I really like the large Canadian banks a lot and though they are still near their all time highs I think they can weather a potential pop in the Canadian real estate market. There is no question a real estate mania has gripped many parts of Canada and I do expect a fall but not as severe as was in the U.S. Sure, there may be some pain and much lower share price for the banks but I do not think we’ll see anything close to what happened in the U.S. The large Canadian banks (TD, BNS, RY, BMO, CM) are all very well capitalized and the Canadian government has back stops in place to prevent a total meltdown like what happened in the U.S. Thank you for stopping by and commenting.

    • Hi DD,

      There is no question about the solid footing of the large Canadian banks. Many have great international exposure, are well capitalized and have extensive dividend histories. In fact, I wrote a blog post a while back about the Canadian banks and their long history of dividend payments Canadian Century Club Dividend Stocks. I plan to make the large Canadian banks a long term core holding of my ROTH. Thanks for stopping by and commenting.

    • Hi OBFW,

      I think the large Canadian banks belong in any dividend growth portfolio. Each of the five large banks held up very nicely during the economic meltdown that occurred in 2008/9. While not raising dividends each maintained their current payout through the crisis and are governed by stricter regulations than the American banks. Thanks for stopping by and commenting.

    • Hi Tawcan,

      Thanks for vote of confidence with my recent stock picks. I haven’t heard/read one bad word about any of the large Canadian banks. I plan to keep them as a long term core holding. Thanks for stopping by.

  4. Great purchases! I’m likely adding to my TD position this week. I’m trying to put a little money in other sectors besides energy for a while.
    I’ve looked at MAT. They have a nice 5% yield but kids keep going with technology toys like Ipad’s. Their frozen line should do well for the next two years before HAS has the rights. They just need to come up with a new source of revenue.

    Cheers
    Brent @ AAI recently posted…New Purchases – 10/06/14My Profile

    • Hi AAI,

      Thanks for sharing your thoughts about where you’re likely to put new cash to work. I too am not a fan of MAT even though the yield is getting quite high. From my posts in the past you can see I am very much into the financial sector stocks as I was very light in that sector for a while. Thanks for commenting and look forward to seeing where you plan to deploy your new cash.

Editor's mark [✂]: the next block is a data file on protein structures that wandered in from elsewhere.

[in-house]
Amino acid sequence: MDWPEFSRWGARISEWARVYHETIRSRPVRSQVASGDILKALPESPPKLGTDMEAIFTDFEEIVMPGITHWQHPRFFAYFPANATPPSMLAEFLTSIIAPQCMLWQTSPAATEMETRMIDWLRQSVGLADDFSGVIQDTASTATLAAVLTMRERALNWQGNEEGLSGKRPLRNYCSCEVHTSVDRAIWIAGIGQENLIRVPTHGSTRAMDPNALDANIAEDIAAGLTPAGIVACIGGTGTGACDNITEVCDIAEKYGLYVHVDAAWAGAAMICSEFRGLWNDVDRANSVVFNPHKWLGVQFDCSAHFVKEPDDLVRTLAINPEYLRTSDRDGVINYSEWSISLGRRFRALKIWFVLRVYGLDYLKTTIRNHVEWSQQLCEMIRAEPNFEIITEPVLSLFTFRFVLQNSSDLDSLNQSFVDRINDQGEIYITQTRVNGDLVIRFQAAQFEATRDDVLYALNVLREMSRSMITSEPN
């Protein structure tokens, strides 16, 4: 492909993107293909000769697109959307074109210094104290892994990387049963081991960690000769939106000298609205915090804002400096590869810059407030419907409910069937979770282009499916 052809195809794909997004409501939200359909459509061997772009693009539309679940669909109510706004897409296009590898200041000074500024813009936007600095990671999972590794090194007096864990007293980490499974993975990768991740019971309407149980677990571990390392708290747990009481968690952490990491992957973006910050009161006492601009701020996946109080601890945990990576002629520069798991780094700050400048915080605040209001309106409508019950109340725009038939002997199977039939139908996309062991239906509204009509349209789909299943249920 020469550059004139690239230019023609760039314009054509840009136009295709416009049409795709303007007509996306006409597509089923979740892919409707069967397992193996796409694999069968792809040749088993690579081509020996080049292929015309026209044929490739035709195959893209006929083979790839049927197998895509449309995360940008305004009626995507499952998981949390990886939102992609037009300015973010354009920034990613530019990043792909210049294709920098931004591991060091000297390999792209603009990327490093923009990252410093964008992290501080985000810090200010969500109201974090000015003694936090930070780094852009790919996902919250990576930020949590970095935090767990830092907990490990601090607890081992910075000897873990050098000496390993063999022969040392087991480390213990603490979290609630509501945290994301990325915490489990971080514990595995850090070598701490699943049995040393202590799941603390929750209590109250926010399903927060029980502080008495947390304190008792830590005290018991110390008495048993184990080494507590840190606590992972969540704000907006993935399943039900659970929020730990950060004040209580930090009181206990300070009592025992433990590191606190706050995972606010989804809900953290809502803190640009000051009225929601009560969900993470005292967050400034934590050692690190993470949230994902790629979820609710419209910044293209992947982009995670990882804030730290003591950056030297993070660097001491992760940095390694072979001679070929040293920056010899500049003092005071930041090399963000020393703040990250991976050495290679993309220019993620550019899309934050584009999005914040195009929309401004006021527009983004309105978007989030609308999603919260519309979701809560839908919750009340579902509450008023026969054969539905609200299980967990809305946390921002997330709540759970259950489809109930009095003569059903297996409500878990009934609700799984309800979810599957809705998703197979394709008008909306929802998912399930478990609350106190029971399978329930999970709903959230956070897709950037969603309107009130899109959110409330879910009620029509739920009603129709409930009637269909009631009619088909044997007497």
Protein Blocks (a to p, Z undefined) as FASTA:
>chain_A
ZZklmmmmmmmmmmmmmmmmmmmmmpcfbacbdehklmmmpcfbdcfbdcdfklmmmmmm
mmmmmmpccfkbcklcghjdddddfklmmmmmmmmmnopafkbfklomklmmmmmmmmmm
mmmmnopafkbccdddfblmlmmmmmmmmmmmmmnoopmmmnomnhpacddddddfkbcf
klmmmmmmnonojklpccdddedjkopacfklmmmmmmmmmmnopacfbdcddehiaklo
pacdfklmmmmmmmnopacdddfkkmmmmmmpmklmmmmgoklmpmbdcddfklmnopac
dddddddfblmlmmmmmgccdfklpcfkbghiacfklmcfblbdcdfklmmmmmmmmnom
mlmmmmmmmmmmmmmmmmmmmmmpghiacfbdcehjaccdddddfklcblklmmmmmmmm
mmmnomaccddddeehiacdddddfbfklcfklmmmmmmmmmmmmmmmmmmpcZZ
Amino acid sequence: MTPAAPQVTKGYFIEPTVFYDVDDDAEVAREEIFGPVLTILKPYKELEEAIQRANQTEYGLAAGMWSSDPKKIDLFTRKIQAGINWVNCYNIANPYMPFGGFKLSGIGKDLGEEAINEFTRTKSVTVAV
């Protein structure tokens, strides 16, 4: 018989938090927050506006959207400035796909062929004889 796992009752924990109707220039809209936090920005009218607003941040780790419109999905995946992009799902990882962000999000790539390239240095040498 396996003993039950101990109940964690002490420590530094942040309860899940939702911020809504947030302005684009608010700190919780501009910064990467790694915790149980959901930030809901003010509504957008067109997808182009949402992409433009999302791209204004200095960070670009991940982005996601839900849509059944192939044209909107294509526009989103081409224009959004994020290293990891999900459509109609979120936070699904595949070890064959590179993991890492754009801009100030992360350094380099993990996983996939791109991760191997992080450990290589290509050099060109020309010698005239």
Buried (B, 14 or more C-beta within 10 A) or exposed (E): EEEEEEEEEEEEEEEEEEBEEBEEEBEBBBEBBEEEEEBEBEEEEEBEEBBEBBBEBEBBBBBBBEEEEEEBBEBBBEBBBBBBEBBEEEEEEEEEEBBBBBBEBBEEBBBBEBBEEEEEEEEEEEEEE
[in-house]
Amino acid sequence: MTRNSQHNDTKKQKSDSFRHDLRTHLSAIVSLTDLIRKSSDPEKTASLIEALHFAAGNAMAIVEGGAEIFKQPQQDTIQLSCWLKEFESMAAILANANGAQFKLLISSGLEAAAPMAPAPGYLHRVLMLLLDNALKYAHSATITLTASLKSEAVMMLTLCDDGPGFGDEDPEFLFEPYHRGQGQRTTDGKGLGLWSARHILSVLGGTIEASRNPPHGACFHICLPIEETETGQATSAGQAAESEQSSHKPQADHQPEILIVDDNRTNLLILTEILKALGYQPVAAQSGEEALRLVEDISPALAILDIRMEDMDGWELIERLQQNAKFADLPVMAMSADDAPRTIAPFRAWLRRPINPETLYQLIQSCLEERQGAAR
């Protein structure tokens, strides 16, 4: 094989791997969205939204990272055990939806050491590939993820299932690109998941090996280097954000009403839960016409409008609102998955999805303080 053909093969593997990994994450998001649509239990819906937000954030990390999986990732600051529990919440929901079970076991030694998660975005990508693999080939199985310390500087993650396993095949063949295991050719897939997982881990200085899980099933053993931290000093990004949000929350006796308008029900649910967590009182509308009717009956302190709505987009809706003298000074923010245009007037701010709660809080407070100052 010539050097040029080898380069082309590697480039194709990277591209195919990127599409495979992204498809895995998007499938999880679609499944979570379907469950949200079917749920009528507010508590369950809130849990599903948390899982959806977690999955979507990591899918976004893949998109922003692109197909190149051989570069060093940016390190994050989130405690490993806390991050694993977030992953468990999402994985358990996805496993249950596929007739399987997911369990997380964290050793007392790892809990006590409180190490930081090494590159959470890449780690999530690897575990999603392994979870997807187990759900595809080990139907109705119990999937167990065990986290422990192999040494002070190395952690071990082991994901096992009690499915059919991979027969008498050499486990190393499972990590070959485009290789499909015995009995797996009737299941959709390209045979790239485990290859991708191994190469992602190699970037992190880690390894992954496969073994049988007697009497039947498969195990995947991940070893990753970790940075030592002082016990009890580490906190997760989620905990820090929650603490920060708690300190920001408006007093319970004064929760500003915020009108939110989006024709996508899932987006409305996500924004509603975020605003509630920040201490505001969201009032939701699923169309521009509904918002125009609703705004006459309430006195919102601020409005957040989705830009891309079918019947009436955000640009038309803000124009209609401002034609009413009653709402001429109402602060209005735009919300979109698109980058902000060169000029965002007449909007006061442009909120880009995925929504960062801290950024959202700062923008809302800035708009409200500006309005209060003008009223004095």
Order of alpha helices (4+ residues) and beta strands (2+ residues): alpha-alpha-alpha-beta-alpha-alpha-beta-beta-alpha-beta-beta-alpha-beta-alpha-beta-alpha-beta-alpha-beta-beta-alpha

5. Nice buys. Good opportunity to take advantage of the recent price weakness.

    As I believe I mentioned before, TD and BNS are my favourite two of the big Canadian Banks. Between my brother (Rick) and myself, we own four of the Big Five (excluding only BMO).

    TD has a solid U.S. franchise which they’re finally really leveraging to earn the business of the snowbirds (people who travel South in the Winter). BNS has growth potential in emerging economies which could wind up being very good if the world continues growing. I’m optimistic about the future for TD and BNS.

    Sadly, TD’s Ed Clark is moving on – he’s been a great leader for the company over many years. That said, I’m confident they’ll establish the proper leadership going forward.

    Thanks for posting,
    – Ryan from GRB
    Get Rich Brothers recently posted…Trade Less and Make MoreMy Profile

    • Hi GRB,

      The large Canadian banks seem to be loved by every dividend blogger I read. While there may be some differences as to which is the “best” bank it seems that it’s a safe investment going with any or all of TD, BNS, RY, BMO and CM. I feel very comfortable owning these banks for decades to come. Thanks for stopping by and commenting and look forward to your updates as well.

  6. Hi Keith,

    Great buy here.

    I love Canadian banks too and used to have many NA shares back in the days but I sold them in 2008 just before the crash. I will eventually add TD to my TFSA account for sure and probably RY too. So many stocks… not enough capital…

    With the recent dip there are so many stocks to consider buying compared to recent months. I would have loved to average down on JNJ, AFL, ARCP, MCD to name a few… My portfolio took a solid drop too. I was planning on initiating a new position on a wide moat dividend aristocrat with high growth potential (more than 8% dividend growth per year) from the list I recently published but I decided to add to my Exxon holding instead (which is also part of that select list).